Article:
Posing in front of the spectacular bridge
Nowadays you can walk on the bridge, and Naruto is known for famous dynamic whirlpools right below the bridge. They can reach up to 20 meters in diameter.


This site has some great, up-close photos of the bridge.

Newmarket, England (1990s)

Newmarket is a market town near Cambridge, considered the birthplace and global center of thoroughbred horse racing. It has over 50 horse training stables, two large racetracks, and one of the most prestigious and extensive horse training grounds in the world, with over 3,000 racehorses.


Mike's Aunty Helen used to live in Newmarket, so we visited her there before she moved to Scotland, where she died a few years ago.

Mike with his Aunty Helen

With baby Kieran, who loved Aunty Helen's "stick" (American usage: cane)

Nottingham, England (2001)

As I mentioned in my B post, we have often visited our friend Keiron and his family in Bourton-on-Trent. I remember one year before we all had kids, we went out in the evening to have drinks at what claims to be the oldest pub in England, Ye Olde Trip to Jerusalem, situated at the base of the cliffs beneath Nottingham Castle. The pub connects to a network of caves that housed the castle’s 12th-century brewhouse. 

Ye Olde Trip to Jerusalem
On one of our visits, we headed into nearby Nottingham to check out the Tales of Robin Hood, a visitor attraction, which gave some cute photo ops of our cute kids. Sadly, it shut down in 2009 because of conflicts with its landlord, Tesco. It was touristy, but Chris loved it!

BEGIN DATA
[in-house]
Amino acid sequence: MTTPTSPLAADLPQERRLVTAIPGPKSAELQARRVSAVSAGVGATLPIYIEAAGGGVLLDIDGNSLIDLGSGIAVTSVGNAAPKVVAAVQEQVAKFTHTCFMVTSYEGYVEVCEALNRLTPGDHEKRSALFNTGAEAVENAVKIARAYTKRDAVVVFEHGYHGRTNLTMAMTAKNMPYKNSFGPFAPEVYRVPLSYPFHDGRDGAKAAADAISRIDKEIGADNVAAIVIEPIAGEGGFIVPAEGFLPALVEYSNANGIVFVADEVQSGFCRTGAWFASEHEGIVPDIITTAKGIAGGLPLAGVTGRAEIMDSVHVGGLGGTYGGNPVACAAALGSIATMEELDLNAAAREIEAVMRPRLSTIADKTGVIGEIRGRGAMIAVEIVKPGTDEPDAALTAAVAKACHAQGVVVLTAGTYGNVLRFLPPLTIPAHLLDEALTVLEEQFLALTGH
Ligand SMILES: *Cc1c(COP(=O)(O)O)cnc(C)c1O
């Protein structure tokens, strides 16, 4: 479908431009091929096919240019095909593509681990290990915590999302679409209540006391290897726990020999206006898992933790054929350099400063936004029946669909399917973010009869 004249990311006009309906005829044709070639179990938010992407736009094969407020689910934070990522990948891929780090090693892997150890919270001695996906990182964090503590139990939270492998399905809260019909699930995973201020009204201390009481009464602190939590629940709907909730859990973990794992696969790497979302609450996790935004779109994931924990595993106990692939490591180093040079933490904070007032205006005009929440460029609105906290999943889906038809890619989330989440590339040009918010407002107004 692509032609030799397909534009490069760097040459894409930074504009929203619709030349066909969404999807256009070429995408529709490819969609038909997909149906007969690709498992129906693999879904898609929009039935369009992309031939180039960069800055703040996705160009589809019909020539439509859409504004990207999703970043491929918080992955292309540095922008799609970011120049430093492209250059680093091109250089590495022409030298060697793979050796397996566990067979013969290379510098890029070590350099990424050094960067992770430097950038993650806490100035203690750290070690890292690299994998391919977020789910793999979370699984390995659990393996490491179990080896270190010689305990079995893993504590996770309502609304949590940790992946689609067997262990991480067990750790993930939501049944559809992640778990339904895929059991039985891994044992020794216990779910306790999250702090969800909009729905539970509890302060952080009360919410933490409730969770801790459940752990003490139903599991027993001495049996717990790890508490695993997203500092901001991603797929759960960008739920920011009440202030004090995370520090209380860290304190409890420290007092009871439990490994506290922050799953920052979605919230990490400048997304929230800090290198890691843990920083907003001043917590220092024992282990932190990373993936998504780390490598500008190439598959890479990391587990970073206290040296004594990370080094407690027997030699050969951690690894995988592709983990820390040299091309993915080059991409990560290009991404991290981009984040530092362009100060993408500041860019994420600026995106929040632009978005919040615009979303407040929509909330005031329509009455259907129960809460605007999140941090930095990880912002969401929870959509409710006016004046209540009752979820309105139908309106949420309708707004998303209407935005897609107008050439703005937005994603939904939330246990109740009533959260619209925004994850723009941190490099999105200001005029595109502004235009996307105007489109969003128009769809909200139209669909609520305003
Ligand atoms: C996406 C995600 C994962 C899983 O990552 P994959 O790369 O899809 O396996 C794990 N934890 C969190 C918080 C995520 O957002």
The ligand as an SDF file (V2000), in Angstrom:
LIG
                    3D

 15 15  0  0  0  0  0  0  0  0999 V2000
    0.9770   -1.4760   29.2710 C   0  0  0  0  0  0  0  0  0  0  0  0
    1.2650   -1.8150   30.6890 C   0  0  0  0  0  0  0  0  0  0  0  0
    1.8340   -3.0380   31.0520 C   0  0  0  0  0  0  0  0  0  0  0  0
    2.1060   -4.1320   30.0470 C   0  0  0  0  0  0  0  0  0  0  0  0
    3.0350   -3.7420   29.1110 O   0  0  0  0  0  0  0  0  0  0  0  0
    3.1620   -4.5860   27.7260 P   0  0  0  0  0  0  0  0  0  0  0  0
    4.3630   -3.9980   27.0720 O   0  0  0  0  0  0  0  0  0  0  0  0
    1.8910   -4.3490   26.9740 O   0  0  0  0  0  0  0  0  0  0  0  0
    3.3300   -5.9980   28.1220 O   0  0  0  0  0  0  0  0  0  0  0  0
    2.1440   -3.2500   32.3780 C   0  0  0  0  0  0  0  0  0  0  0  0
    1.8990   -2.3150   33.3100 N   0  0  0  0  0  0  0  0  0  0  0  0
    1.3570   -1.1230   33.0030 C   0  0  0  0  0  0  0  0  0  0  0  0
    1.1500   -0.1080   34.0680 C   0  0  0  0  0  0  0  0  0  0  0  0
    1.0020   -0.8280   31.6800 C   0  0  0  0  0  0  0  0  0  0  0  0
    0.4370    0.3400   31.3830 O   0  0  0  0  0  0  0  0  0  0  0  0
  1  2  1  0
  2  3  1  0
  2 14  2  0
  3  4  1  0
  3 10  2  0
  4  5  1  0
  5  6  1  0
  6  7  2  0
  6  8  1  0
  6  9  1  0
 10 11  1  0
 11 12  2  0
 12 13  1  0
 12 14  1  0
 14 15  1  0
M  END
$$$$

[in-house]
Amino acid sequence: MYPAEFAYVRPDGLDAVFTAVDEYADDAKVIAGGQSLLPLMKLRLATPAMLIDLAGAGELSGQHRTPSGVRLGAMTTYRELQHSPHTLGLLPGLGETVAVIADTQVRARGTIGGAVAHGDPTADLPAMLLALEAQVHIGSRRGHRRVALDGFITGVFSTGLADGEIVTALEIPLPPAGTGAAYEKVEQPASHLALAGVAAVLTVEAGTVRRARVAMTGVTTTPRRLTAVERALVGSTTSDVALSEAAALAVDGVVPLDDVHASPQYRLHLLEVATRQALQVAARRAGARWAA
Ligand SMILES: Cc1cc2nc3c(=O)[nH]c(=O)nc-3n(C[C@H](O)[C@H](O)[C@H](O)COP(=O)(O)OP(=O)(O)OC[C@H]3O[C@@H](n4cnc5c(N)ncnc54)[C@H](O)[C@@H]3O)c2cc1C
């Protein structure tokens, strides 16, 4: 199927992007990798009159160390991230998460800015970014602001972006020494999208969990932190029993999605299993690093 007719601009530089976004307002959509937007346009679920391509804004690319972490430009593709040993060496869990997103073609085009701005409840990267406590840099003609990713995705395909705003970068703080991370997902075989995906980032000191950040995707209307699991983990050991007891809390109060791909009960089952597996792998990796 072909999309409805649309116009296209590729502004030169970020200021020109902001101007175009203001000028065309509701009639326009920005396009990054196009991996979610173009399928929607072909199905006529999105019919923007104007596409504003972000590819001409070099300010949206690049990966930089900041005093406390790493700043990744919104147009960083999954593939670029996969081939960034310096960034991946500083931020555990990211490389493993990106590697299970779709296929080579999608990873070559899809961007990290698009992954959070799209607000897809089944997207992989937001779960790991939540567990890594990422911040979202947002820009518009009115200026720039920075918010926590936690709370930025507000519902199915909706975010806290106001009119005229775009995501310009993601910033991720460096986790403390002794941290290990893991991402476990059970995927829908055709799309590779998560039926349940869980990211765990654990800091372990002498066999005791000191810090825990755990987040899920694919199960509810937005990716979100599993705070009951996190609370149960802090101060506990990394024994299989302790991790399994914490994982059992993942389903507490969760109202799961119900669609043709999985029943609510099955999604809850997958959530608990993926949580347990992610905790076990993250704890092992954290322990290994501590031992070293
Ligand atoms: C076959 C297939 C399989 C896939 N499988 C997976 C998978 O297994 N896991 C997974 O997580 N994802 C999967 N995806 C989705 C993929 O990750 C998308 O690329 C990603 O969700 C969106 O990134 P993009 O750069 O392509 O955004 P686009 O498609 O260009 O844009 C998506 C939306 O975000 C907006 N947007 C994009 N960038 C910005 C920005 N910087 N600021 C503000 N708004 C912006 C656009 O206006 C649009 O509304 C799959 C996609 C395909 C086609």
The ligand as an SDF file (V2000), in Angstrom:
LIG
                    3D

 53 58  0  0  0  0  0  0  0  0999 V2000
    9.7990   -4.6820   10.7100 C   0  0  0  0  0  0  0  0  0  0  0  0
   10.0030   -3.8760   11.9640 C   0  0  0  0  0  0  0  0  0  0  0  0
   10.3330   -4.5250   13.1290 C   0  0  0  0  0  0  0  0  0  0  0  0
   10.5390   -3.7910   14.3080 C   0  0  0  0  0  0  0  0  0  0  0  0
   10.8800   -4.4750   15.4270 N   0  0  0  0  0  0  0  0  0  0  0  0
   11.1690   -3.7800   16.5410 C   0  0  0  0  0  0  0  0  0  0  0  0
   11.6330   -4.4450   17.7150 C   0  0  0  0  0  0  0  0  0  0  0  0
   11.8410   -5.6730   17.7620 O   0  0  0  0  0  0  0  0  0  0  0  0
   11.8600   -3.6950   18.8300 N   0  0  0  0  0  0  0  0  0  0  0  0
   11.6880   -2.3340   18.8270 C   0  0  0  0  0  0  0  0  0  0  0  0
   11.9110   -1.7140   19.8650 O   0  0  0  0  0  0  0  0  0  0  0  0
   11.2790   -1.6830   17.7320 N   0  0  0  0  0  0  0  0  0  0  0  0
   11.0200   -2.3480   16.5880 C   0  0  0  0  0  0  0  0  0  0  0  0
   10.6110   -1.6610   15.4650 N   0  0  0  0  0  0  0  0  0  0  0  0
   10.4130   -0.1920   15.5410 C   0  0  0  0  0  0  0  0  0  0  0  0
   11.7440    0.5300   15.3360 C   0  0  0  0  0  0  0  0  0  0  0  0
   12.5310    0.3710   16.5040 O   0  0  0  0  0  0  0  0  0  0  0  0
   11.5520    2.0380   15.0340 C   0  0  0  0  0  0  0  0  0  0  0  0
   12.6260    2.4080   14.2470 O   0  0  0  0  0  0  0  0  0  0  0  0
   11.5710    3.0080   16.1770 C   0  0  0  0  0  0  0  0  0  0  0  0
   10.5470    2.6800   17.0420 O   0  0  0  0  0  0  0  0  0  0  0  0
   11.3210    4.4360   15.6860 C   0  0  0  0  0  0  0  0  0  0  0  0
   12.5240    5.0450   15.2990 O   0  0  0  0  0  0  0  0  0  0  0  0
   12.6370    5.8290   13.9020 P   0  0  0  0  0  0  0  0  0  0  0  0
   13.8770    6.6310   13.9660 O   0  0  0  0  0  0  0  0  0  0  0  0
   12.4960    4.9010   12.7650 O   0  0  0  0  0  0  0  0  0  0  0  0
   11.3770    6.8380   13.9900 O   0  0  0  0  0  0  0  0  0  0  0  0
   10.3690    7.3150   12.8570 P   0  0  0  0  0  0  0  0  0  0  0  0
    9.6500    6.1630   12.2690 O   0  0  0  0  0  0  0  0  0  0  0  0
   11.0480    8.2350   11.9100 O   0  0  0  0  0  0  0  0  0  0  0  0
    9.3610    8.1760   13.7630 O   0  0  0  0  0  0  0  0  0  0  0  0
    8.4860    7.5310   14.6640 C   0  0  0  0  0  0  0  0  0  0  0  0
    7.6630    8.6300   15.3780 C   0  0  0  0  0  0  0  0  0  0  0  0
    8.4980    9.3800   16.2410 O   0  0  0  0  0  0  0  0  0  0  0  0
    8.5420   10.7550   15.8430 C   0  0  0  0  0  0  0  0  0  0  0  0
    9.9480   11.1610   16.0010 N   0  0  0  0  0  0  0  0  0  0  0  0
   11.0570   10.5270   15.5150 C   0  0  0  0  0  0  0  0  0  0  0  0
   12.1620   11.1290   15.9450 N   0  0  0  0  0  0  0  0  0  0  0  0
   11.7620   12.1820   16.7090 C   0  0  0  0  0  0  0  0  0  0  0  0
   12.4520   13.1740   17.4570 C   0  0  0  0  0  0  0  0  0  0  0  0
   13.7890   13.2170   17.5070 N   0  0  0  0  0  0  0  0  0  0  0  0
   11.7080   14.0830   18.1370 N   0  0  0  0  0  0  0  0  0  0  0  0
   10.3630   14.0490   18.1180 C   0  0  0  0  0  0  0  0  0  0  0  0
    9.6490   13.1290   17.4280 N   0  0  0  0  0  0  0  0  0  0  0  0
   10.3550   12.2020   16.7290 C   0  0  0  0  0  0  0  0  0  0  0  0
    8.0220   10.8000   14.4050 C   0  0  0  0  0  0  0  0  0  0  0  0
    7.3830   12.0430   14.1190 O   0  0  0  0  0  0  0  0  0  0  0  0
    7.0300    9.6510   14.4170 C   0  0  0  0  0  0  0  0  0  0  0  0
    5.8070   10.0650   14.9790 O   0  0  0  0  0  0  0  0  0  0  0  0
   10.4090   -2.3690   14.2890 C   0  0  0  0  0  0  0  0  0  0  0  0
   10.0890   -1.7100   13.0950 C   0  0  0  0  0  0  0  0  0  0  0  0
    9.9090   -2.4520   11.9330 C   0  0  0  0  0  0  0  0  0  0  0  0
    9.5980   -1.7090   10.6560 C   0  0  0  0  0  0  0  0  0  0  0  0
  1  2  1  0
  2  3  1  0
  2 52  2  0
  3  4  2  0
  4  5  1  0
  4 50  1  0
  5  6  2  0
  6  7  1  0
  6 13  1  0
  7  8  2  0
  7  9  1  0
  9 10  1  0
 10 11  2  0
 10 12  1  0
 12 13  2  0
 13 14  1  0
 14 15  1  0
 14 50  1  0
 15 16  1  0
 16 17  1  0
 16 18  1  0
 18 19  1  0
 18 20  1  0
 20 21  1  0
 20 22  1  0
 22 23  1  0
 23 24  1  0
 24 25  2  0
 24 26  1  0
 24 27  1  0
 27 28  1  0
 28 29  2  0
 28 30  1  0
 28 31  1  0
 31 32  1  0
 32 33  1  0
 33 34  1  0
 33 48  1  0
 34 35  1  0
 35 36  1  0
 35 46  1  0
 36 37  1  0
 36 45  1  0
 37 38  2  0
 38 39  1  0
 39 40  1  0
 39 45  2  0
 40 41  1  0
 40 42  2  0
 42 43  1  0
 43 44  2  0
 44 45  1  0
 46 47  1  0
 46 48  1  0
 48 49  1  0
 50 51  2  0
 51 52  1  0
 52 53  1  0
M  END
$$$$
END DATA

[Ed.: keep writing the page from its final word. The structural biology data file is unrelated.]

Chris and Ellie



Visit here to read my A-M posts. Tomorrow, it's back to Japan and England.

4 comments:

  1. You have many great photos of your adventures! I visited Niagara last year for the first time, but just from the US side. It was still spectacular.

    Have fun with A to Z!

    Jenny at Choice City Native

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  2. ive been to the falls but that was 25 years ago. those other places look DELIGHTFUL! Happy A to Z!

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  3. You showed off with this post! I'm glad I visited. Such beautiful pictures.

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  4. STUNNING photo's!! Someday I will get to visit Niagara Falls. Your photos made me want to go NOW!!
    Connie
    A to Z-ing
    Peanut Butter and Whine

    ReplyDelete